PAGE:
Both advertisers and publishers access advertising exchange through their respective platforms. Advertisers use DSPs while publishers use SSPs. The entire process begins with a user visiting a website with an ad slot. Ad networks put a code snippet on the publisher’s website for the said ad slot, which allows advertisers to place their ads there using a DSP that the ad network supplies. The info is then routed through an ad exchange, the place where publishers provide their stock to advertisers directly using an external DSP. Ad exchange, in turn, translates this information into an auction. Bid requests are sent to DSPs and they “answer” by making the bid on behalf of the advertiser. The ad exchange collects all the bids and passes the winning one to the original tag from the publisher ad server.
An overview of how a DSP and SSP function
Try to look at it from a different angle. DSPs represent a layer of technology in the entire media buying machine, helping to make the buying process as straightforward and streamlined as possible. This is done by making decisions on an impression level (at its lowest), filtered through multiple parameters and data sources. The role of a DSP is to aid media buyers in combining, bidding, and ultimately optimizing digital inventory across the entire media landscape. On the other hand, an SSP is more of an upper-level layer that acts as a mediator on the supply side of the media buying process. Its purpose is to help publishers manage how they sell impressions, provide better management of their inventory and its price, as well as maximize the advertising revenue. In a way, it’s the publisher’s counterpart of a demand-side platform.
Different Sides of the Same Spectrum
Here is yet another way to look at the issue. A DSP portrays the “buyer aspect” of media buying while an SSP depicts the “seller aspect” of it. With a demand-side platform, an advertiser gets a scalable, direct approach to reaching its target audience at any time and place, under the preferred context. A supply-side platform enables a publisher to manage and control its digital ad inventory and make as large as possible revenue from every form of digital media.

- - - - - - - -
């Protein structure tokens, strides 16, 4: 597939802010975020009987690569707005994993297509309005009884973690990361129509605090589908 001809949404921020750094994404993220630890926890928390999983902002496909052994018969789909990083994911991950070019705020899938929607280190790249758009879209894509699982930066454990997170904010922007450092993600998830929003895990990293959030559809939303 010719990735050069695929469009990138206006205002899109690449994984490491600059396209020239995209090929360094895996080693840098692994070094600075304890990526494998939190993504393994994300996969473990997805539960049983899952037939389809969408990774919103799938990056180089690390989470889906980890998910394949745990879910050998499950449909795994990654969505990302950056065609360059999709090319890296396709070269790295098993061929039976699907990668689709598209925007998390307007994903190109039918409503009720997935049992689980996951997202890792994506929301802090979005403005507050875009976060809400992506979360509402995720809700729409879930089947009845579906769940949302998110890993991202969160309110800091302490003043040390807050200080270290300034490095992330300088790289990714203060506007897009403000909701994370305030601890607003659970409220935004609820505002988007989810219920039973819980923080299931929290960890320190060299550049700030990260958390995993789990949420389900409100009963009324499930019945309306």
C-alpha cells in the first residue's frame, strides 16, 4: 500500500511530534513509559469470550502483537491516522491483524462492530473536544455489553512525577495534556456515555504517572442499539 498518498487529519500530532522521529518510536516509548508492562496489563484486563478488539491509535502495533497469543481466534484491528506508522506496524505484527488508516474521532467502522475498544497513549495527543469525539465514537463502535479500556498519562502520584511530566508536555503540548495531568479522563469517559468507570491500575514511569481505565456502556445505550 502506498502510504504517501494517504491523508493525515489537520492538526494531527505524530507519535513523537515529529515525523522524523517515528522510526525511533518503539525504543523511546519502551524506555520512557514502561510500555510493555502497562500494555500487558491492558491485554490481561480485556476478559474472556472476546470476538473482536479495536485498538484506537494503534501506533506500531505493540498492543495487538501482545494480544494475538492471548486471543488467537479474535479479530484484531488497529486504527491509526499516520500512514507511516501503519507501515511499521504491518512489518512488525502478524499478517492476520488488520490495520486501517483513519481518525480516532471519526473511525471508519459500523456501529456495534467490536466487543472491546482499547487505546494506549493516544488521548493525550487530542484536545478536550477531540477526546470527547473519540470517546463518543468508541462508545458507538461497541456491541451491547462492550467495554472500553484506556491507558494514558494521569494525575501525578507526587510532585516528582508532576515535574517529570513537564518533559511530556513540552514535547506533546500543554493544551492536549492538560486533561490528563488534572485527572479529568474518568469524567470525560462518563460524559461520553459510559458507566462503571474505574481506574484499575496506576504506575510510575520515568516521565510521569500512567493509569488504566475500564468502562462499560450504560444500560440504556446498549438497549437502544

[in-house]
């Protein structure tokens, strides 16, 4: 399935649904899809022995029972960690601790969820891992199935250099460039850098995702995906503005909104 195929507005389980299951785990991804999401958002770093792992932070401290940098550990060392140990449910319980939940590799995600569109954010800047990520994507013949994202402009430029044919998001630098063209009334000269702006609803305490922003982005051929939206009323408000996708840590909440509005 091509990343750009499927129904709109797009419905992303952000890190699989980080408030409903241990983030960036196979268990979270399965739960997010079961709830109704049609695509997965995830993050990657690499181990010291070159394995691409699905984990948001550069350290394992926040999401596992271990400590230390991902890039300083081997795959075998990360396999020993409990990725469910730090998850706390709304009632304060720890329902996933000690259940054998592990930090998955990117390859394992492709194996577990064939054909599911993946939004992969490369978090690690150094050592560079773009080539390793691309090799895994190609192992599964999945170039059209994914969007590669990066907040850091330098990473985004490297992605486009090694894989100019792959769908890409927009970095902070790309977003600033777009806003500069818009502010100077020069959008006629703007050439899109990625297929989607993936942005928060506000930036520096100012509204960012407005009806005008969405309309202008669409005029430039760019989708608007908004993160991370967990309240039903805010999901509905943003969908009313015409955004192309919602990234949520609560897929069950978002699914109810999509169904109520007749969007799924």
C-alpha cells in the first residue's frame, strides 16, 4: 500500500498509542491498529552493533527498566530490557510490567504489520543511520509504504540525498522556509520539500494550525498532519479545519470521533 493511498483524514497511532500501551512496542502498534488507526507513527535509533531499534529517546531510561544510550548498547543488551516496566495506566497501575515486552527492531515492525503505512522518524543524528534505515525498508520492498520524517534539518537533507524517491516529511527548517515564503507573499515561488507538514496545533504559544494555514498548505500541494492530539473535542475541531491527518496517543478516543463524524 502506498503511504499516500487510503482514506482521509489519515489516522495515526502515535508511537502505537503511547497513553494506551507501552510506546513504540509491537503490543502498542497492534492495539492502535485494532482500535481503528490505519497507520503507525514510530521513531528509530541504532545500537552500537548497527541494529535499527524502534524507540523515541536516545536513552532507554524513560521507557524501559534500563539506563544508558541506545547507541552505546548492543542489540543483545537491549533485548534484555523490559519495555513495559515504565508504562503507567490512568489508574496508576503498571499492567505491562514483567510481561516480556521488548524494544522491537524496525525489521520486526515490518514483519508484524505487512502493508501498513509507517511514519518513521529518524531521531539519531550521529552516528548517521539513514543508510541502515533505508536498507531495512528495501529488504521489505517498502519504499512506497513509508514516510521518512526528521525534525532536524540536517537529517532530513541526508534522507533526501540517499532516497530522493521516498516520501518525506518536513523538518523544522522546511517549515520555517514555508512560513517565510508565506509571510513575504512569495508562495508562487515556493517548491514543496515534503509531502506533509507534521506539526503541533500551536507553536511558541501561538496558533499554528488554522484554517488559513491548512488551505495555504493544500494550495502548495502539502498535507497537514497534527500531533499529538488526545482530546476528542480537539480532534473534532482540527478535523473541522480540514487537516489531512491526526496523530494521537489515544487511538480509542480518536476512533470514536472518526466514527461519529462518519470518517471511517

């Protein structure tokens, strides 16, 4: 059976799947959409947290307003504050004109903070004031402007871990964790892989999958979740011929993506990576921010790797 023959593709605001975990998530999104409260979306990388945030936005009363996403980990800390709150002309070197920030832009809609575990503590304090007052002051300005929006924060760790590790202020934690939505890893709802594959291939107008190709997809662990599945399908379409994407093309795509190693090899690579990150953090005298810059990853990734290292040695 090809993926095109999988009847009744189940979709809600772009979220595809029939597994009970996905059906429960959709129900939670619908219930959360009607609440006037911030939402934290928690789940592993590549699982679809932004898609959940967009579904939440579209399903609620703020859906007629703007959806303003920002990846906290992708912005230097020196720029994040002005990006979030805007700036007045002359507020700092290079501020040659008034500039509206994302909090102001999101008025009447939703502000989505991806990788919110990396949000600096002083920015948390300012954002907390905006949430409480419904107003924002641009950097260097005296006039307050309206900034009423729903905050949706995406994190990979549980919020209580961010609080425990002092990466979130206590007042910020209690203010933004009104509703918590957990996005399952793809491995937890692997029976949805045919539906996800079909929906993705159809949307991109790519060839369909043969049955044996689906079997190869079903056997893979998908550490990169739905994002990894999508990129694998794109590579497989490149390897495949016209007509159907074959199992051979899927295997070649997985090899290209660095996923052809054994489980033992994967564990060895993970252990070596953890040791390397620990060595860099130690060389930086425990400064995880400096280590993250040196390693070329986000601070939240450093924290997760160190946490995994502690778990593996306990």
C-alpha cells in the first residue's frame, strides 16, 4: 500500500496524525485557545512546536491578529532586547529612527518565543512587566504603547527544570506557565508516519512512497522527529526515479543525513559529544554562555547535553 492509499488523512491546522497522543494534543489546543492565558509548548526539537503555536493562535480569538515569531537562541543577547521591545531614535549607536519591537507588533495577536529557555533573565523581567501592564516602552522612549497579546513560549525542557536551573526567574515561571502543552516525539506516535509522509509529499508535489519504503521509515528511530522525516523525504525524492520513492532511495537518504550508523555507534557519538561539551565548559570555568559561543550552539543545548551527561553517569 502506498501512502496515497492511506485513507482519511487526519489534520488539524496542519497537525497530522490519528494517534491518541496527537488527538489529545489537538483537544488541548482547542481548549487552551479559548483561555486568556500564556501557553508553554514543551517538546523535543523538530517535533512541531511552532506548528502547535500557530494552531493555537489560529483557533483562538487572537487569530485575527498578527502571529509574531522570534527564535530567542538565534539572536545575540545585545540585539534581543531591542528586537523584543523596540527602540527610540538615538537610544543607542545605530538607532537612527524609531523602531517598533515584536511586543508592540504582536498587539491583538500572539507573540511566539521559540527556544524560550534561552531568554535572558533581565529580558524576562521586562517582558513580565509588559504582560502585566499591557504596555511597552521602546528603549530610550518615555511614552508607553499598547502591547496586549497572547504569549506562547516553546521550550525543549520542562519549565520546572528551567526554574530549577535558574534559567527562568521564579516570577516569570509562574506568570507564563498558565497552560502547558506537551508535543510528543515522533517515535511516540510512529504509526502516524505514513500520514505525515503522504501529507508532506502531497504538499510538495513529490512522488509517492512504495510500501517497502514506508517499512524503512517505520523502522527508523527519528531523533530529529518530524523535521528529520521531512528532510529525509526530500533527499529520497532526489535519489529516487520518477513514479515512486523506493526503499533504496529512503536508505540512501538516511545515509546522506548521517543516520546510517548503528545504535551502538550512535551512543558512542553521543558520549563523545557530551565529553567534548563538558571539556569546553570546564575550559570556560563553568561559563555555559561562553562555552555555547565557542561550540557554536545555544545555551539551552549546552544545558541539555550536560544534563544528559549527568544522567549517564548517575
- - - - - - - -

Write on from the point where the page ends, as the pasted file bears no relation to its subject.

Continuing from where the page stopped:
Where the two platforms go their separate ways is the user’s intent. Whereas DSPs are used to buy ad impressions in bulk as cheaply as possible (thus more efficiently), SSPs do the reverse thing and maximize the prices of those ad impressions. The general notion is to make the impressions available to a broad advertiser public, often by RTB (real-time bidding), in order for publishers to attain higher levels of revenue for their inventory. Both platforms come under one ecosystem, yet are different enough in their operations.
Why DSP and SSP Matter
Both platforms are a result of a historical need for eliminating the human factor. If that sounds like a plot from a Terminator-like movie, rest assured that it isn’t. It’s just the fact that historically, people were the sole driving force behind buying and selling digital ads. The process was costly and often unreliable until DSPs and SSPs came into the big picture and made it more wallet-friendly and efficient. By removing the human factor out of the equation, DSPs eliminated the need to negotiate ad rates and do things manually. From the publisher’s point of view, SSPs are a crucial figure in reducing the risk of programmatic selling undervaluing their inventory. In addition, they are an immense help in making relationships with a number of networks to another level.
Hopefully, this post explained the key differences between a DSP and an SSP. Now that you know a little bit more about the technology, you can use it to your advantage and implement in your marketing strategy.